Disapointed waiting glamorous wars that never materialized, Vigny resigned in 1827. He had already
published verse - POÉMES appeared in 1822 - but in Paris he devoted himself to writing. To his
military career Vigny returned later in GRANDEUR ET SERVITUDE MILITAIRES (1835), an
exploration on the contradictions inherent in the military life. Vigny condemned the savagery of war, but
he appreciated the discipline and camaraderie of soldiers. Napoleon was for the author somewhat
more hero than a fallen idol.

Vigny became friends with Victor Hugo and his circle. He wrote during this period some of his best
known works, among them MOÍSE and ÉLOA, published in the collection POÈMES ANTIQUES ET
MODERNES (1826). When an English troupe visited Paris in 1827 with a Shakespearean production,
Vigny became interested in theatre. He wrote Alexandrine verse adaptations of ROMEO AND
JULIET (1828), THE MERCHANT OF VENICE (1830), which he retitled SHYLOCK, and
OTHELLO (1829). Vigny's first original play was LA MARÉCHALE D'ANCRE (1831), a historical
drama focusing on the events leading to the rule of Luis XIII.

Because his mistress, the actress Marie Dorval, did not get the planned leading part, Vigny composed
for her QUITTE POUR LA PEUR (1833). Vigny's Chatterton, considered one of the best of the French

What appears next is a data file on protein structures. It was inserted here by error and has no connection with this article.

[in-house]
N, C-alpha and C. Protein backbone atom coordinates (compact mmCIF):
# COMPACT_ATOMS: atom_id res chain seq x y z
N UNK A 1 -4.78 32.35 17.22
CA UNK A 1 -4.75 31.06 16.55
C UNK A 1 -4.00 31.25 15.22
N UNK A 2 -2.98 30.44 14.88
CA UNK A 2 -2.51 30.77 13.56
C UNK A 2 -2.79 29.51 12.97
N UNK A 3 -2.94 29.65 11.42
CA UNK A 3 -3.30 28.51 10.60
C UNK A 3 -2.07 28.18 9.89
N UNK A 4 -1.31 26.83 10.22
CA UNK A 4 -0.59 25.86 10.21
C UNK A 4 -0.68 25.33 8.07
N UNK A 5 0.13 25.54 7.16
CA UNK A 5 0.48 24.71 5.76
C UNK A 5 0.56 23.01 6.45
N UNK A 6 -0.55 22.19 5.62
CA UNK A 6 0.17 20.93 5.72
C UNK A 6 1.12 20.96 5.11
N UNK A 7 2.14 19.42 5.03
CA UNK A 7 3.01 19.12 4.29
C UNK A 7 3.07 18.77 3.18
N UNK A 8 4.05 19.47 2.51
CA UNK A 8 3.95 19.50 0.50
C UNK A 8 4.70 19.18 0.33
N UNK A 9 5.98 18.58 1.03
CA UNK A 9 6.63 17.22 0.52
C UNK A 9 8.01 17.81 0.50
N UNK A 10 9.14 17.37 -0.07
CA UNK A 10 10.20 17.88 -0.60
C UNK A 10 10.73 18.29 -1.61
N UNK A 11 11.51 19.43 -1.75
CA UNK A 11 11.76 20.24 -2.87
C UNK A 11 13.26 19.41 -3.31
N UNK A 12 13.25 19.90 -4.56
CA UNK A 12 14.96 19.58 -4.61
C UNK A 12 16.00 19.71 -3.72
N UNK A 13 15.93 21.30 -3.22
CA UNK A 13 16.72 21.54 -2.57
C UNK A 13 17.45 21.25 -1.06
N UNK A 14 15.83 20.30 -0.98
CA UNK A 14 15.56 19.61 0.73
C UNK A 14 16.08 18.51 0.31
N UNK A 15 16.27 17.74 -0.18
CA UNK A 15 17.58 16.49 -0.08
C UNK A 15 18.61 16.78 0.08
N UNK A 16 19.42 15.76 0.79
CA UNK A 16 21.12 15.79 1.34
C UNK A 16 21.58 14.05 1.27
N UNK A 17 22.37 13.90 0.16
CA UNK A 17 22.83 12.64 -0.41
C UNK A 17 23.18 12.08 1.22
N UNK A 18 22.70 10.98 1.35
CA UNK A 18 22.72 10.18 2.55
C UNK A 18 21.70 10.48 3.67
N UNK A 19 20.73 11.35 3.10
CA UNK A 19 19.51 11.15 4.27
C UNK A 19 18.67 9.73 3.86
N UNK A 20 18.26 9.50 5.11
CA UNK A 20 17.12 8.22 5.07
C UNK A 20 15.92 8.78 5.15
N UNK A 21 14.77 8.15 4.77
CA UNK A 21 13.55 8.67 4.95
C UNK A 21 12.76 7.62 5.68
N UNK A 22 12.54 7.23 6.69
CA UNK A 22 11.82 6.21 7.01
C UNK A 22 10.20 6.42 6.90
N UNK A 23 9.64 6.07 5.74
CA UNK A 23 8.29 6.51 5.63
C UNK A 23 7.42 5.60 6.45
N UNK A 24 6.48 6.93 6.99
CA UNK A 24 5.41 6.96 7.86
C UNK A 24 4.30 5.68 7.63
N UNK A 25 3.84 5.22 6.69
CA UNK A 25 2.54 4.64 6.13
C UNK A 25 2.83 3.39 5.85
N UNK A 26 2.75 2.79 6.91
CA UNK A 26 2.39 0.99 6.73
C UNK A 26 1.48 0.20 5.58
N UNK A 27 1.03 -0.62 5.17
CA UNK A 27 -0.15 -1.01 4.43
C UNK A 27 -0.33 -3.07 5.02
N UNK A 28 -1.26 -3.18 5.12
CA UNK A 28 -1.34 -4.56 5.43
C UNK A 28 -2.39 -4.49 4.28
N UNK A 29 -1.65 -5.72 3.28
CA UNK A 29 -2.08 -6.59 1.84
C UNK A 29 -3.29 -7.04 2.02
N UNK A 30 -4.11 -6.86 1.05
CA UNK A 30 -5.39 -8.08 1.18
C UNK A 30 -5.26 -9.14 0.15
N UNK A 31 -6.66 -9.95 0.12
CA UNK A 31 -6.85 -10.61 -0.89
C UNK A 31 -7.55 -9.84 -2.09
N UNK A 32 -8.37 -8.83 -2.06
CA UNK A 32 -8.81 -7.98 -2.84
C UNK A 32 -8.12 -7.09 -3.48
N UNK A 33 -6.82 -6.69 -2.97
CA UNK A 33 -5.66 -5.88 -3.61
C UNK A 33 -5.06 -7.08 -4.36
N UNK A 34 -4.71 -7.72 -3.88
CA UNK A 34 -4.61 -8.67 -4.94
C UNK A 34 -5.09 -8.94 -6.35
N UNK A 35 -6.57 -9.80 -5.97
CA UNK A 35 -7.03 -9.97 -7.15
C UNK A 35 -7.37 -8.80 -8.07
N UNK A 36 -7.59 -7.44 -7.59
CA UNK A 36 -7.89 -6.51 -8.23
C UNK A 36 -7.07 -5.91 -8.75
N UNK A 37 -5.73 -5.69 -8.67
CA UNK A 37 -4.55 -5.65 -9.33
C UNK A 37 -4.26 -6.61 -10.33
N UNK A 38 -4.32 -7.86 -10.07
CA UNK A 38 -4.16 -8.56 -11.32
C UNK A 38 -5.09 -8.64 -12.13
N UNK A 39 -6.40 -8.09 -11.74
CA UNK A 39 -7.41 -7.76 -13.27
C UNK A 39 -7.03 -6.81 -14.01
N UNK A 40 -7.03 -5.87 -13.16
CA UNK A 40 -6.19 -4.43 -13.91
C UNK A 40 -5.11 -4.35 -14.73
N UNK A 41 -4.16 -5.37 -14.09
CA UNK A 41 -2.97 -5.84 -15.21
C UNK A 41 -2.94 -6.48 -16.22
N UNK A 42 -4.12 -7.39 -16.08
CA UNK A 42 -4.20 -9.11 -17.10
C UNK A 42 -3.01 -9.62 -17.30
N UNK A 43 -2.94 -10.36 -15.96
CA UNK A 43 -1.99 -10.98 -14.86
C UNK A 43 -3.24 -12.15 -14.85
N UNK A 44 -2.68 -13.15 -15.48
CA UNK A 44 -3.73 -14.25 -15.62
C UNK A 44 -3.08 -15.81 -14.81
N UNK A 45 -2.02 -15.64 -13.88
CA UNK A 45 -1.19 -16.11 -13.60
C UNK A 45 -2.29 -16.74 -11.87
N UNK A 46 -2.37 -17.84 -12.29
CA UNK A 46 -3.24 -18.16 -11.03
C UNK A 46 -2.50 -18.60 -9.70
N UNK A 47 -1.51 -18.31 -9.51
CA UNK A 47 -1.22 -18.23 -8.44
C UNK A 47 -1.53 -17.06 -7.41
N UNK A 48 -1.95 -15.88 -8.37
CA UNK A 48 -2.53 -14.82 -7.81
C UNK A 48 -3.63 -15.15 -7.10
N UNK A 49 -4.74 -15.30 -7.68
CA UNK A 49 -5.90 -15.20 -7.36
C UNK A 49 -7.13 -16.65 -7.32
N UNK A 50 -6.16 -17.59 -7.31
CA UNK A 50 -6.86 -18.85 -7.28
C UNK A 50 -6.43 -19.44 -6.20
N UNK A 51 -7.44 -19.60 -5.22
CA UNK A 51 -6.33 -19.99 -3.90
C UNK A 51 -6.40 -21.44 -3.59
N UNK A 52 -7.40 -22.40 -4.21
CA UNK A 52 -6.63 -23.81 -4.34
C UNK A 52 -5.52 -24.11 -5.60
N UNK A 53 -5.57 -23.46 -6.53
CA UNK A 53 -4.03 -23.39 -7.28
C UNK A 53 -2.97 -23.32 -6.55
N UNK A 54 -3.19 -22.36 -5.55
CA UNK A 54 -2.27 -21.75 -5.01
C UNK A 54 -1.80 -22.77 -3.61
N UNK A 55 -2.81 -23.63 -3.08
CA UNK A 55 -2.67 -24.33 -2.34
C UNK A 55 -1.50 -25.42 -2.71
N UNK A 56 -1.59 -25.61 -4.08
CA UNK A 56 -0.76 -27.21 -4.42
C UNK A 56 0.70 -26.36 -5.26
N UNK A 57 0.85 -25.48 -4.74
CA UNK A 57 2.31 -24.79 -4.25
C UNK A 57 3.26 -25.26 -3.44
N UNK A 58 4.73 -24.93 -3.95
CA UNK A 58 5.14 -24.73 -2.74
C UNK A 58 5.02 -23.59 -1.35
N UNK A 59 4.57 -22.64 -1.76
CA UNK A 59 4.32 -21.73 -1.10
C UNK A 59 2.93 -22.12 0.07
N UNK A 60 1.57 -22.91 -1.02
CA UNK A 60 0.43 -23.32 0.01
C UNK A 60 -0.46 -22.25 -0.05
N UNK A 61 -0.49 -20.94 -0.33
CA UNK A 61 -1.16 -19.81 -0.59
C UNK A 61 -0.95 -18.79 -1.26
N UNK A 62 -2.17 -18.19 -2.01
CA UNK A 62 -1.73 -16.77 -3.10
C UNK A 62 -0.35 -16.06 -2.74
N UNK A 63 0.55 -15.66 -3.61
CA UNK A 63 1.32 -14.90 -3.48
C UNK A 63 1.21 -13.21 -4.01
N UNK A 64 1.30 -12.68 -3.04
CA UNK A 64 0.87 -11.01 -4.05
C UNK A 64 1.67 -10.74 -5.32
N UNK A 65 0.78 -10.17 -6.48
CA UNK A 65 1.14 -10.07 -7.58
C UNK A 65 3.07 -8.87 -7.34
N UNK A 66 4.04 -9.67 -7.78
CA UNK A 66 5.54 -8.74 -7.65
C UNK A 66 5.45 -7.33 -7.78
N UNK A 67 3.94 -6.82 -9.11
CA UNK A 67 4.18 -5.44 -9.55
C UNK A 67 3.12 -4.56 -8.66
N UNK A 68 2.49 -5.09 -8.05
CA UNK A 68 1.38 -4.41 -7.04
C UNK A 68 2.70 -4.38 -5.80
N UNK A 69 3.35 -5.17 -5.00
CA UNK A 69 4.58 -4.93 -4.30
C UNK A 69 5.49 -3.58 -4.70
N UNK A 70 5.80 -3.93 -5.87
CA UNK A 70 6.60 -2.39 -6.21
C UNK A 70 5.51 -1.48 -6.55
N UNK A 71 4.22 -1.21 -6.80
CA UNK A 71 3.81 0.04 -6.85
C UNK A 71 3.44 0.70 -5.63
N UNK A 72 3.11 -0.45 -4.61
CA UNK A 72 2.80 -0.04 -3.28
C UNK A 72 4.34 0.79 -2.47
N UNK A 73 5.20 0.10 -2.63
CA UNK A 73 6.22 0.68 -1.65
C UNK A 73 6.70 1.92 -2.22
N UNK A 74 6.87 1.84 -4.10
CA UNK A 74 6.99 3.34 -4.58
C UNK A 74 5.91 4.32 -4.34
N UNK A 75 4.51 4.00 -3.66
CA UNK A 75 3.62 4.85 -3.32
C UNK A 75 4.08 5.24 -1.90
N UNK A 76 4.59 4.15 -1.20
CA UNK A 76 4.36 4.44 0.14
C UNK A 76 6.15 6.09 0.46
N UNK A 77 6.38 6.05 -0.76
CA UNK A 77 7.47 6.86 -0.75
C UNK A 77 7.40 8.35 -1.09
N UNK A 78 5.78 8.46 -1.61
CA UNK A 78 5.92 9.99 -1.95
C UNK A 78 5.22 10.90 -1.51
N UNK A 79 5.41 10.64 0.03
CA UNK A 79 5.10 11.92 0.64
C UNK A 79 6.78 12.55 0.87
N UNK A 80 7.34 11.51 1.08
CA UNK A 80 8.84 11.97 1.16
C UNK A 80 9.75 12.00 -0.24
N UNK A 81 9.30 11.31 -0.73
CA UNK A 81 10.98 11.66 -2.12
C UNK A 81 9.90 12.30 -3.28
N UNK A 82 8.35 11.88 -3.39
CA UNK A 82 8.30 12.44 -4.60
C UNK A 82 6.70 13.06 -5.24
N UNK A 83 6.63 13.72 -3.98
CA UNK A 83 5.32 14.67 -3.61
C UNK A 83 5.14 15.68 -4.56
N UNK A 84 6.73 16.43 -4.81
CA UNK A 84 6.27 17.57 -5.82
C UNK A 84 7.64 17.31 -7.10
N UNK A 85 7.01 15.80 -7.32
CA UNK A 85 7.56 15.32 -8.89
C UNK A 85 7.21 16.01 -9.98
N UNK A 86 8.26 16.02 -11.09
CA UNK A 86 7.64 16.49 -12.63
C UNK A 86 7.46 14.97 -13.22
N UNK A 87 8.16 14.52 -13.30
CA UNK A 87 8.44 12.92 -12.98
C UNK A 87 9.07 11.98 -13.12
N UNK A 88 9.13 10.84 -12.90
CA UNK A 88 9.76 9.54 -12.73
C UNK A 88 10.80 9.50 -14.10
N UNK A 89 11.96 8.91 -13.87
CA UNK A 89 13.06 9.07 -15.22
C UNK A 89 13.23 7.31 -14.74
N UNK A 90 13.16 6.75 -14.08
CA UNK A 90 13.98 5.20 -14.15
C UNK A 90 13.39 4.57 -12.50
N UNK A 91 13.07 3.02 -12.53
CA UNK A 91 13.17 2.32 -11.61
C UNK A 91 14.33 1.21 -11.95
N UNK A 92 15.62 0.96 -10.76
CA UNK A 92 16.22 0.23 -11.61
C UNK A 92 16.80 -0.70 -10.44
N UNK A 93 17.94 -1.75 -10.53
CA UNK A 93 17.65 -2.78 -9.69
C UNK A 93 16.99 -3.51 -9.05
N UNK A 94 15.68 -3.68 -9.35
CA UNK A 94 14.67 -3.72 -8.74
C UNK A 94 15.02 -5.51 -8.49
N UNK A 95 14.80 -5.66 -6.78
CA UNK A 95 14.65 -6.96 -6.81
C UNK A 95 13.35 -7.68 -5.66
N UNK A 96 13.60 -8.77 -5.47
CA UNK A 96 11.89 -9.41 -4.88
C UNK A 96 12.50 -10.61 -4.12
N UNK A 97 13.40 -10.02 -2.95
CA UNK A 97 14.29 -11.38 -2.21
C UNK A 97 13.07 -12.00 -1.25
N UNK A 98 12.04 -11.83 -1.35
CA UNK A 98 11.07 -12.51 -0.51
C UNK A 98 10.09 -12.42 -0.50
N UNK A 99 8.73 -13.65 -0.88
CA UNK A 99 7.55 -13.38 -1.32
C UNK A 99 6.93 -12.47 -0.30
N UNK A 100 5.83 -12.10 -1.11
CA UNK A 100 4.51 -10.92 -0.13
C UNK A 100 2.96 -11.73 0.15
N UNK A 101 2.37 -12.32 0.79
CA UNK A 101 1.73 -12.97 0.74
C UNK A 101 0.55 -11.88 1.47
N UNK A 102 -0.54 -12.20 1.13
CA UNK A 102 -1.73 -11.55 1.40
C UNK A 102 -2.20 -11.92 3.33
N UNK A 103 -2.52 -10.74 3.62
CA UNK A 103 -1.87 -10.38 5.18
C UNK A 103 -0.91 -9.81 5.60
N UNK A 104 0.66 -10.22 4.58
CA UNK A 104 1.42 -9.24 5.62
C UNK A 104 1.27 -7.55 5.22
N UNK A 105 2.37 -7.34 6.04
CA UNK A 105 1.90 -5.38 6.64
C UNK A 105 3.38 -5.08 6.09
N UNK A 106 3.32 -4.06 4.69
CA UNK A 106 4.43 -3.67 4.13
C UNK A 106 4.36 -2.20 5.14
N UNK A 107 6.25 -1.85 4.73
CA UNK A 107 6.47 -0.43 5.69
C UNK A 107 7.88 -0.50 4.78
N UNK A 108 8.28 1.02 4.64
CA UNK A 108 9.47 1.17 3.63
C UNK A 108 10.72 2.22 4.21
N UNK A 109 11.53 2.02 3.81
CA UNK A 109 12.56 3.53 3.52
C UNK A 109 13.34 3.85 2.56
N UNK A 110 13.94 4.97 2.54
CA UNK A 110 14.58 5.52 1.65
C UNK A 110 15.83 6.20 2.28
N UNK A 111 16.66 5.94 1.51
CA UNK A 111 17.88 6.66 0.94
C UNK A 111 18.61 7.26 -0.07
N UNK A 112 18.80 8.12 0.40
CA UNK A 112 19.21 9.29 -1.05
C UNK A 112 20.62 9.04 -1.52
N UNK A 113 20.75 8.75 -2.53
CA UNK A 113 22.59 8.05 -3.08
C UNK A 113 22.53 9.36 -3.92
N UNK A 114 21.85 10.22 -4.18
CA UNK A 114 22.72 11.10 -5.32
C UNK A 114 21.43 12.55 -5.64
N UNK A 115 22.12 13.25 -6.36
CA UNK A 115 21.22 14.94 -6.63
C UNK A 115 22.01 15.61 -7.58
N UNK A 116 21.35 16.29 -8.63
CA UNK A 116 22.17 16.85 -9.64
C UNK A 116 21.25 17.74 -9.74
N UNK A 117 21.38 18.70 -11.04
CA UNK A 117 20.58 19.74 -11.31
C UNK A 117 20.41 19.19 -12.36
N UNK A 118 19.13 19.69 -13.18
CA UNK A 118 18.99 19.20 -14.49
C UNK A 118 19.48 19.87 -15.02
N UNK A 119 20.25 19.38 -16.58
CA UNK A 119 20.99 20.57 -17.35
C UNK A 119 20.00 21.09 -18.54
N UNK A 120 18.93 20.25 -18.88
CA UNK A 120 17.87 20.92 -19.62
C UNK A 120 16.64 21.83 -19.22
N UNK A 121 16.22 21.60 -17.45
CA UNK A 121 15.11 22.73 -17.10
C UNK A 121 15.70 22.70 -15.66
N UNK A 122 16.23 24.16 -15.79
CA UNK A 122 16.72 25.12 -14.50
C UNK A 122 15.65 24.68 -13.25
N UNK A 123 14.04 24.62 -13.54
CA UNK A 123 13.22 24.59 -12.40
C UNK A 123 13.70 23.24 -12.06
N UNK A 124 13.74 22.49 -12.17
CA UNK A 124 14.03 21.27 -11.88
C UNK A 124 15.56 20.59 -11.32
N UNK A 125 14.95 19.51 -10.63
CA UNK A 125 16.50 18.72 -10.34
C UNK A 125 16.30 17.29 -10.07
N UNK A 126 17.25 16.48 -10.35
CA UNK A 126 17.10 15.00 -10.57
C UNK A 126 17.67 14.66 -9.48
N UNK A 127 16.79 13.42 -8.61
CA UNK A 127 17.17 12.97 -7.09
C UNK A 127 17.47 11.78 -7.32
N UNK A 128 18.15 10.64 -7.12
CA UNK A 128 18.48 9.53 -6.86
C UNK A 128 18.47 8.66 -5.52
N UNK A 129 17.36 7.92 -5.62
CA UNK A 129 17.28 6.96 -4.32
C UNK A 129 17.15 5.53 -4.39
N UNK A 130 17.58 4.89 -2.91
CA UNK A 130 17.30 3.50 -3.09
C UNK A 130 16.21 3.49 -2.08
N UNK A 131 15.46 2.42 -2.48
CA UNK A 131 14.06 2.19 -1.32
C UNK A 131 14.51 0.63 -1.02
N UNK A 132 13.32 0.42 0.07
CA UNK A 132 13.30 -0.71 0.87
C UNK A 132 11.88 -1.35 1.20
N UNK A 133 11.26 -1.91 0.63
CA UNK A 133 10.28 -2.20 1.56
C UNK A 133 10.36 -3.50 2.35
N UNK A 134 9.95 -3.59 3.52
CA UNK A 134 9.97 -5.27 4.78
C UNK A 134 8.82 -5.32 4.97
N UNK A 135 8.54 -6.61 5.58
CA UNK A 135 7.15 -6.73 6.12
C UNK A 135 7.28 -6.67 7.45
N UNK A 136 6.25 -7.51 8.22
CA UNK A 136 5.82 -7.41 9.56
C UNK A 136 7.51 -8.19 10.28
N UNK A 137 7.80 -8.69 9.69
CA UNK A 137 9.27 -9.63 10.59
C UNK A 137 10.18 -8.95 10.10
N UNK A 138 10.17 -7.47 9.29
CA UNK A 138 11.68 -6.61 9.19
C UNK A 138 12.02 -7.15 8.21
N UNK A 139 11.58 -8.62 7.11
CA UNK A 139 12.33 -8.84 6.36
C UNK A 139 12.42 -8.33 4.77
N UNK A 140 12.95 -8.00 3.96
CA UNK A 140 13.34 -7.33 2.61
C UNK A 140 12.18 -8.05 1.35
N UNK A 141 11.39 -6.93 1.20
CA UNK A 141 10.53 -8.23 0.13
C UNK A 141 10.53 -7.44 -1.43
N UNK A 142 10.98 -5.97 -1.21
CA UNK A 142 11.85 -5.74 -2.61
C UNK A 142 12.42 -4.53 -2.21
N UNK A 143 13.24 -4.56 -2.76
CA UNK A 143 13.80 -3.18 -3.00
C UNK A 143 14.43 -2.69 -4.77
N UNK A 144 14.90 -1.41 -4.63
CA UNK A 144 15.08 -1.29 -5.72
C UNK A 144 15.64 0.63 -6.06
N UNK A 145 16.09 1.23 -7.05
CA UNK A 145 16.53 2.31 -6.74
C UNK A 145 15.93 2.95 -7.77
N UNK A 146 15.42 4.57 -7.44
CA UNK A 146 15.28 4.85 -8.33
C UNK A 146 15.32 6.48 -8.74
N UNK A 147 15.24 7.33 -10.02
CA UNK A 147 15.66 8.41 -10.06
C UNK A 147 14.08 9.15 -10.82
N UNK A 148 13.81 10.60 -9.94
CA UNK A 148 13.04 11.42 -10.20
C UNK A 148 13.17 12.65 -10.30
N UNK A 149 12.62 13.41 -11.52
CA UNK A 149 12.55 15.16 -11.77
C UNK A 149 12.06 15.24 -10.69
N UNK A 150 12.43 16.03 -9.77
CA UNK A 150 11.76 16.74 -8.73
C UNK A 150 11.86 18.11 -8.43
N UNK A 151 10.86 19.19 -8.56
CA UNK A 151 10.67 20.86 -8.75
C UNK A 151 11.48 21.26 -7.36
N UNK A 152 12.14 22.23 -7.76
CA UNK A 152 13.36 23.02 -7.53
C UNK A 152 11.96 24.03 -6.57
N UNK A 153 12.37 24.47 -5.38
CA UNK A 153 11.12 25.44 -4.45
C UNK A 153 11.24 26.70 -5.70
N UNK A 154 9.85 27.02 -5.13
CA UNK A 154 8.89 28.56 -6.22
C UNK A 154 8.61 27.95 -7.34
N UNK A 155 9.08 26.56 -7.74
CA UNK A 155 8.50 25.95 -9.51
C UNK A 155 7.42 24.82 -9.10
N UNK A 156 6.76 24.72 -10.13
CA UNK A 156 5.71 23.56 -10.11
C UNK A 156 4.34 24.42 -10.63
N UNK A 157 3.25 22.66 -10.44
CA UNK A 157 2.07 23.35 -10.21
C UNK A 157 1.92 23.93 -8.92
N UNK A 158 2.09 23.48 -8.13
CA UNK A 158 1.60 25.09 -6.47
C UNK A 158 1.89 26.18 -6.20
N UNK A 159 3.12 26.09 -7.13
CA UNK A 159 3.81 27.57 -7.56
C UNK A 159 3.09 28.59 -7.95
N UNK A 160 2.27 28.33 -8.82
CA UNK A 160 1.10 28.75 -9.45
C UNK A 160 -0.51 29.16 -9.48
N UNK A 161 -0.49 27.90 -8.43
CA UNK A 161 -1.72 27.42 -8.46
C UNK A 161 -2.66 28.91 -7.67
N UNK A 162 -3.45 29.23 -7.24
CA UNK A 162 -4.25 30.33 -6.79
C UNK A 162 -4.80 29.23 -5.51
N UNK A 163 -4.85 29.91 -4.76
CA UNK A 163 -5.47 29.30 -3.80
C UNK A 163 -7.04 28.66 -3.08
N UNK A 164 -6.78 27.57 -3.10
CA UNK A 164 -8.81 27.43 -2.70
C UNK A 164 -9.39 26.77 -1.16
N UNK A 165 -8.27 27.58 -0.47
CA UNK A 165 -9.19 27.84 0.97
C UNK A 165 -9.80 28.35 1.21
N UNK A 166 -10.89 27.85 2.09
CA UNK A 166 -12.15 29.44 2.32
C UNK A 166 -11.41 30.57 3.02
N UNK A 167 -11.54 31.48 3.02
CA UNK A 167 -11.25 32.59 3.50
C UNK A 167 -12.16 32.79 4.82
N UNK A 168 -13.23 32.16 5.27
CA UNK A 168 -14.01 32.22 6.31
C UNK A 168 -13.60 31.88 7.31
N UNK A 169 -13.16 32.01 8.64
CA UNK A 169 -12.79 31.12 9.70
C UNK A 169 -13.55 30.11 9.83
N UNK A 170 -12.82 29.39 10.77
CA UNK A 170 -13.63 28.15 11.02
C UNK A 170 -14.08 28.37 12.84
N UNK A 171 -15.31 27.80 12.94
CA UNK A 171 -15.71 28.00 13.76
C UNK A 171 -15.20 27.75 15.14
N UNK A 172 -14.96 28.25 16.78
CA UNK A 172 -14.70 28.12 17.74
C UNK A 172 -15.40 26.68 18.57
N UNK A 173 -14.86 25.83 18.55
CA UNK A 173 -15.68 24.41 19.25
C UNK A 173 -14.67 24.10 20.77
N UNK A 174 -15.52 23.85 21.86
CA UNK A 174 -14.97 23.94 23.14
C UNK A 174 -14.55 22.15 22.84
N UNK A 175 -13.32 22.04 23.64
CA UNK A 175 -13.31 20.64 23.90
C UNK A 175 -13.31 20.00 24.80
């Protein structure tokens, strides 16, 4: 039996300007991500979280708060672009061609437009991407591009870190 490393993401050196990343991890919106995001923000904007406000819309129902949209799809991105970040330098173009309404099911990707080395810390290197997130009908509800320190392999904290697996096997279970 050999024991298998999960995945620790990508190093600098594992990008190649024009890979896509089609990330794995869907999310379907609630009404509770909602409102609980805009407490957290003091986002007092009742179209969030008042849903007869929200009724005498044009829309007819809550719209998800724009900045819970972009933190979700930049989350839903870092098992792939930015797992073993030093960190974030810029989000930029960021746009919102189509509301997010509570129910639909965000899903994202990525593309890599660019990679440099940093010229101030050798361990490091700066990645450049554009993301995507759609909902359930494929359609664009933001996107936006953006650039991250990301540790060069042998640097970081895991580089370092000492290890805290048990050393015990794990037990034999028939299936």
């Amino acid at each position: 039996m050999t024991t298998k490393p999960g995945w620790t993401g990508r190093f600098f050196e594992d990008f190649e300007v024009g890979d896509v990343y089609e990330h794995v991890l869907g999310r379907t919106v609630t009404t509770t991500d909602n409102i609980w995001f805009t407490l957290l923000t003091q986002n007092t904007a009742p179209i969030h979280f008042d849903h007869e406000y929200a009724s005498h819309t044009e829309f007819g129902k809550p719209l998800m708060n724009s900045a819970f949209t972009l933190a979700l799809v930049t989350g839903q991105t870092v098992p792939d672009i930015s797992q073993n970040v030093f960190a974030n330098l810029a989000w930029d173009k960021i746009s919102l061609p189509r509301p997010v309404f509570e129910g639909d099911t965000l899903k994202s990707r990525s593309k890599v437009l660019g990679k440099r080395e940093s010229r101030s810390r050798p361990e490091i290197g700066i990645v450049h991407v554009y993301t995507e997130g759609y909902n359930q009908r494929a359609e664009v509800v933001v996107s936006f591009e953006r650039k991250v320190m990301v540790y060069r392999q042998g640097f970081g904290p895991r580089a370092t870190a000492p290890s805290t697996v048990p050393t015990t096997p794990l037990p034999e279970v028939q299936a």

Romantic dramas, was also written for Mlle. Dorval. Although Vigny had gained success as a writer,
he experienced great frustations: The French Academy rejected his candidacy five times, his marriage
with Lydia Bunburry turned sour, and his liaison between the years 1831 and 1837 with Marie Dorval
was stormy. From 1840 he lived alone many years in Paris or in Le-Maine-Giraud in his country
house. Vigny died in Paris on September 17, 1863. His poetical testament, LES DESTINÉES, appeared
in 1864, and JOURNAL D'UN POÈTE in 1867. The unfinished novel, DAPHNÉ, was published in


Statim - adv. (mod. Latin) 1. at once, immediately, directly

2. speedily, rapidly, without delay

3. firmly steadfastly

4. to the point, on the spot

Seems to be a certain brand name for autoclaves

(medical instrument sterilizers).


Mikey 05.10.01
clue:  I ran a search on Yahoo to see if I could find anything out about the number 284235, and two links 
popped up which might be relevant...the first, and most interesting, is a catalog number in some financial 
report by the University of Berkeley, it has to do with "INNOPAC financial reports" on the university's 
library website. 
Anyway, the interesting thing is the code 284235 is attached to an item called "Land restitution in South 
Africa: an in" and the rest is cut off...I've tried to find what this is, but I haven't been able to yet.  
This is quite interesting considering that the May Day post had a map of South Africa.
The other less interesting link I found was to a financial report in our fun town Boston, deals with the dates